• Kyle Garret

I miss the comfort in being sad.

Kurt Cobain wrote a lot of great lyrics. This is the one I come back to the most.


It's clearly not his most metaphorical line or even one that evokes imagery of any kind, which is often where his strengths were in his writing. Really, it's probably one of the simplest lines he ever wrote. But the simplicity is what makes it so wonderful.


I should mention that I take anti-depressants which, for the sake of full disclosure, is just one of a fair number of medications I take every day to help me enjoy life. I mention this because the idea of finding comfort in being sad can seem like glorifying sadness in some way. I think it's fair to say that Cobain dealt with depression most of his life.


But that's part of why the line is so perfect. He's not saying that being sad feels really good, just that there's comfort there, comfort because it's familiar.


And he's so right.


I have a great life. Objectively I have a great life. Subjectively I have a great life. I love my life. I can't even believe I have it. It's hectic and often difficult and wonderful.


There are times, though, when I can feel myself from years ago, living in a studio apartment in Los Angeles, drinking every night, writing every night, listening to depressing music all the time. And that feeling holds some fondness, even though I know that I was horribly depressed most of the time.


But that depression was the only thing in my life. I had a job and maybe some friends and barely a social life, so wallowing in my sadness was everything. It was my entire existence and it was easy.


Don't get me wrong, it was still bad. It was brutal on my health and being unable to get out of bed because you can't imagine a reason why you should is not a great feeling. But it was familiar and it was easy.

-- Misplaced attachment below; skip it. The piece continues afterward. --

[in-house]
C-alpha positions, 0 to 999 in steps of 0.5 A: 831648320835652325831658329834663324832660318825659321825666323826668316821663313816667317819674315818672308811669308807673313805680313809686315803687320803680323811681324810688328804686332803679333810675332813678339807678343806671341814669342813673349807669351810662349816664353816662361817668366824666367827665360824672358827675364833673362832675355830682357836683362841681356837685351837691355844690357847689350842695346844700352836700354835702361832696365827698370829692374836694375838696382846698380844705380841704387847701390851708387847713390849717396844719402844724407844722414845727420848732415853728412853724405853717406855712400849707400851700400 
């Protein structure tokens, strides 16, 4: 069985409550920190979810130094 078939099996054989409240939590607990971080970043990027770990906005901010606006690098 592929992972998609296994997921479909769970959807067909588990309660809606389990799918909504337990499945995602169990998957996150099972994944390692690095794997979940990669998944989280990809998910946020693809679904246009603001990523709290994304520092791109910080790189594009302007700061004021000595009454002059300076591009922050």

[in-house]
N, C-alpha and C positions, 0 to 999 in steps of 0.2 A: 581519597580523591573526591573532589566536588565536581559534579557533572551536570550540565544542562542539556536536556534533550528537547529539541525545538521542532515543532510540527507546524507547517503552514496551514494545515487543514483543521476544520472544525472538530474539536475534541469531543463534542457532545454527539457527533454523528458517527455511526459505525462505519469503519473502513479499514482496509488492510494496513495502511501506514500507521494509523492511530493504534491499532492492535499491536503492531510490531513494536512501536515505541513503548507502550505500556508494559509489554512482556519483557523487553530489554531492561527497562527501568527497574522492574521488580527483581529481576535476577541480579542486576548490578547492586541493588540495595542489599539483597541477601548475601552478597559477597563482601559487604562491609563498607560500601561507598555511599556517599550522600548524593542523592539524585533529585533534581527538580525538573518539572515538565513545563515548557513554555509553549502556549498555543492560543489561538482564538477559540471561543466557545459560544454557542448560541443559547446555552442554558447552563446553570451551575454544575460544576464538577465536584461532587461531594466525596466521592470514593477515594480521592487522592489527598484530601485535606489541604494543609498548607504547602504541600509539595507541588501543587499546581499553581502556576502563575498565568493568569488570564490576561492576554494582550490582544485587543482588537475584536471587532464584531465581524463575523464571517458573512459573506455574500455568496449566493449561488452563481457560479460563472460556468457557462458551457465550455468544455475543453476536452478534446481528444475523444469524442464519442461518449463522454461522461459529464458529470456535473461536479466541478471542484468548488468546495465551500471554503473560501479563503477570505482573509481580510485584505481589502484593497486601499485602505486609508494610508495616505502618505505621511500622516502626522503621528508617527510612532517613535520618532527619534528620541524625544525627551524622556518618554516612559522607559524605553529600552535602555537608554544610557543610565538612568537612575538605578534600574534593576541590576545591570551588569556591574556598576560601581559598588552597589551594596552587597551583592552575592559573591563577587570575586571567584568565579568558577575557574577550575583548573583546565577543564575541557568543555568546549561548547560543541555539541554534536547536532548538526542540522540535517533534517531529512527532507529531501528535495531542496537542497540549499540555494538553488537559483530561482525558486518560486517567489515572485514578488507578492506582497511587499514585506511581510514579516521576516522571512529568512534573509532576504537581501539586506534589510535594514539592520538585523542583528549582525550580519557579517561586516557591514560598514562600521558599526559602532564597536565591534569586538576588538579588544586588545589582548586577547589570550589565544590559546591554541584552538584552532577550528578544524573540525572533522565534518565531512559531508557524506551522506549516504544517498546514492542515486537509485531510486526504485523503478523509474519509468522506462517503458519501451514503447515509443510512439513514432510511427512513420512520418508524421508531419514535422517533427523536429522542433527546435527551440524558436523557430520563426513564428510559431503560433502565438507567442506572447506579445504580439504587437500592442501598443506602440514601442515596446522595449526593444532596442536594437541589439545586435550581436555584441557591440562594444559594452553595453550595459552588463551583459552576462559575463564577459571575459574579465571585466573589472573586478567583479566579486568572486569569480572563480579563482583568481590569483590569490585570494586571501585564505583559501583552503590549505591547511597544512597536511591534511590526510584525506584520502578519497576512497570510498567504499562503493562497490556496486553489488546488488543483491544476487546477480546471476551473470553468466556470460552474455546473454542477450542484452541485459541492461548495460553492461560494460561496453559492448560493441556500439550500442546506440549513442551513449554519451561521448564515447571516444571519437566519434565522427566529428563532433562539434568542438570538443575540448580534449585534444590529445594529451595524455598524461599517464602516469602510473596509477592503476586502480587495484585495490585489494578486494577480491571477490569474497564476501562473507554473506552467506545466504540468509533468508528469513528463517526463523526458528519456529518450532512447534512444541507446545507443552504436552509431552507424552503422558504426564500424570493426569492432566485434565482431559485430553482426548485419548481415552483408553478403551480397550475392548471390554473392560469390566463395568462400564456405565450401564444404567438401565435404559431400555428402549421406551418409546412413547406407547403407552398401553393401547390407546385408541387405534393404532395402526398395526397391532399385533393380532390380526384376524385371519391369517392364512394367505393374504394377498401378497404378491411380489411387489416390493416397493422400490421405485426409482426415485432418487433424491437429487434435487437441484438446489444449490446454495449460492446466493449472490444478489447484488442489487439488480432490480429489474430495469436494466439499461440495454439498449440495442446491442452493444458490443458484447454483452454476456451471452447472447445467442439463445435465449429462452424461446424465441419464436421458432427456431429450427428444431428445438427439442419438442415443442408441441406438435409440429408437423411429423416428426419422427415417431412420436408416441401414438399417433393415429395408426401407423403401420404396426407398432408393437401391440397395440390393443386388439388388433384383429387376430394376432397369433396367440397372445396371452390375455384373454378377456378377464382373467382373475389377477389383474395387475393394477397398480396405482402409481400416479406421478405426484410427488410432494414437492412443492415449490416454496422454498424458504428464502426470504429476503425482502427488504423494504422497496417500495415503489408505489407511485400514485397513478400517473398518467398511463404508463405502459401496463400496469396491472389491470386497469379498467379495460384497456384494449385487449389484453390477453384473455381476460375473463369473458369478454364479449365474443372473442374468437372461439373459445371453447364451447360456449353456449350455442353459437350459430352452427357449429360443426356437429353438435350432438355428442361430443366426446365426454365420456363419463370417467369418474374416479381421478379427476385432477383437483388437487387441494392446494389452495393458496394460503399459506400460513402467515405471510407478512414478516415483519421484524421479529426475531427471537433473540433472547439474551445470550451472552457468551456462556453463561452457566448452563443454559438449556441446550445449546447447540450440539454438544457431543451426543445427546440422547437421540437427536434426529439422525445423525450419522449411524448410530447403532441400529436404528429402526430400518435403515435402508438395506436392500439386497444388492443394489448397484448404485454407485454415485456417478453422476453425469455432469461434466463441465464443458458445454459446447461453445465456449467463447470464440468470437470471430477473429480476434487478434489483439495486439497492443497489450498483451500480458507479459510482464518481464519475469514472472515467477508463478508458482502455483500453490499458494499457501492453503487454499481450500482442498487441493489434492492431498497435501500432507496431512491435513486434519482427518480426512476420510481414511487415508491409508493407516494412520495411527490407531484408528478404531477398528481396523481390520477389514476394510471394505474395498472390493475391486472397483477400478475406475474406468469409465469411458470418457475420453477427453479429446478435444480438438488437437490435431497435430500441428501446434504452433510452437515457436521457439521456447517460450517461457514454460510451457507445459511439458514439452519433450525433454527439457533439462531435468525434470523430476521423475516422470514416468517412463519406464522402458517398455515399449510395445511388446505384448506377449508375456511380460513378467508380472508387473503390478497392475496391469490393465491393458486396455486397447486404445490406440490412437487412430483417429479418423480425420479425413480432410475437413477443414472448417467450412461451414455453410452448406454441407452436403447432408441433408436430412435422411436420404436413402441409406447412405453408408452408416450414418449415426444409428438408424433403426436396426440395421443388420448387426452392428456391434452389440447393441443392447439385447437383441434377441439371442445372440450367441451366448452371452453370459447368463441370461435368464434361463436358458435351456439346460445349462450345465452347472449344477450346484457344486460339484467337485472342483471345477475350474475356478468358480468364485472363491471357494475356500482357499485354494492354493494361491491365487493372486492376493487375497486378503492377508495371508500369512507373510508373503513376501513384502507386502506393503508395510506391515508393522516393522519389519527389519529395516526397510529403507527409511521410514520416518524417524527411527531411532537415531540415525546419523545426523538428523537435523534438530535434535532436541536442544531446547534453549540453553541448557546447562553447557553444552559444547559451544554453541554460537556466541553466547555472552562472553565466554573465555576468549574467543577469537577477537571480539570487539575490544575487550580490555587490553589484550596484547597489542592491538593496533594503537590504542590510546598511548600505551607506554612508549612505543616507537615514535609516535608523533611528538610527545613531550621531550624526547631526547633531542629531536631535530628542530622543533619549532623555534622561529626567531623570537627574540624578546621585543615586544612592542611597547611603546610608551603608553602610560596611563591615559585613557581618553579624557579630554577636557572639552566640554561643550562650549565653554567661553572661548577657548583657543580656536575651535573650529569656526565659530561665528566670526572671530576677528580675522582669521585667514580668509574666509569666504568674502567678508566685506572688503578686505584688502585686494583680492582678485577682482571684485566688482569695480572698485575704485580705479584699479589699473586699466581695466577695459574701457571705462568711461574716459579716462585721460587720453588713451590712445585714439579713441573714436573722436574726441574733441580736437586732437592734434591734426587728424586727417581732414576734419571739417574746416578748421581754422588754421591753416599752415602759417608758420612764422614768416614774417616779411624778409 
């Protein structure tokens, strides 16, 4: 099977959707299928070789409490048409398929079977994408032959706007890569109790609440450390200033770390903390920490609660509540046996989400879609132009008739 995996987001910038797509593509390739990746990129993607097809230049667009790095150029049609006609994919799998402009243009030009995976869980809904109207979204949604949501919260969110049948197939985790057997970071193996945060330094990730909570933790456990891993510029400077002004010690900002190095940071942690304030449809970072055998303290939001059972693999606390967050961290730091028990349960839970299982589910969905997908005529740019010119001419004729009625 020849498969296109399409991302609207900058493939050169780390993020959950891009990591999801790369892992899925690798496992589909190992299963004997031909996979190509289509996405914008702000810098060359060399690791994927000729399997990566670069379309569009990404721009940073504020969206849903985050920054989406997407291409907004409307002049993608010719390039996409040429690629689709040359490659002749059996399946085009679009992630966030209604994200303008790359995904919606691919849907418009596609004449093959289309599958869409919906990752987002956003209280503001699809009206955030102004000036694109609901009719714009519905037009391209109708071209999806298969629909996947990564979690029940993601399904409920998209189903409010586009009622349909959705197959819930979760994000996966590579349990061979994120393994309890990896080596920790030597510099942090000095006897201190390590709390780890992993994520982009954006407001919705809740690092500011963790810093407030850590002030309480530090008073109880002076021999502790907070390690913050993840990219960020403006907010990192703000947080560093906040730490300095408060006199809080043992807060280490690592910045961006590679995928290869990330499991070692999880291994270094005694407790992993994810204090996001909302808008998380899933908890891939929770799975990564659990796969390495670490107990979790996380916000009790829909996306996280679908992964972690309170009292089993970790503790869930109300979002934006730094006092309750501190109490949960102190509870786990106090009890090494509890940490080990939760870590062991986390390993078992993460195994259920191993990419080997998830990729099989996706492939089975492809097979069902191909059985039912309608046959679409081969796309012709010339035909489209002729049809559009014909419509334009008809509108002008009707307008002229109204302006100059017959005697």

Being happy is hard.


Much of that is societal. Happiness, real happiness, isn't about buying things and being famous, it's about love, and love is, even now, a concept that many people can't wrap their brains around. I know I couldn't, not until the last ten years or so.


And some of that was my own mental health issues.


I had just been playing with our older son and we had a great time and there was lots of laughing. My wife watched the whole thing and afterwards asked me how my new medications had changed that experience. She asked if I had just never really been happy before and had been faking it.


I told her that happiness, to me, was like rain in a place where it seldom rains. The rain comes pouring down, but the ground doesn't absorb it so it washes away. That was me. I could experience happiness in a moment, but when that moment was over it would leave nothing behind. I never absorbed joy.


Lord knows I absorbed sadness. I lived on it for so long. It was all I knew and I knew it really well.


There's a strange freedom in sadness. It's everything which means life becomes very simple. It makes everything harder, yes, but it also robs you of so many other feelings that are often complicated and confusing. Sadness is a security blanket that's not actually secure.


And there's clarity in sadness. It's false, yes, particularly if you are dealing with depression, but you still feel like it's true. Being positive that nothing matters is brutal. It's also everything. It's all encompassing.


But when that goes away, there's a piece of you that misses it. It doesn't make any sense and it's probably not healthy, but it was a part of you for so long that you can't just walk away completely. It was a huge part of your life.


Sometimes you miss the comfort of the familiar, even if the familiar wasn't all that great. Sometimes I wish I could go back there, but only if I could come back. If I could go there and come back whenever I wanted -- god knows I'd get more writing done.


But the only options are going back there and staying there and not going back there at all and that's not really a hard decision to make. I've worked so hard to get to where I am now that absolutely nothing could turn me away from this.

Still, Kurt was right: sometimes I do miss the comfort in being sad.


But I would miss being happy far, far more.


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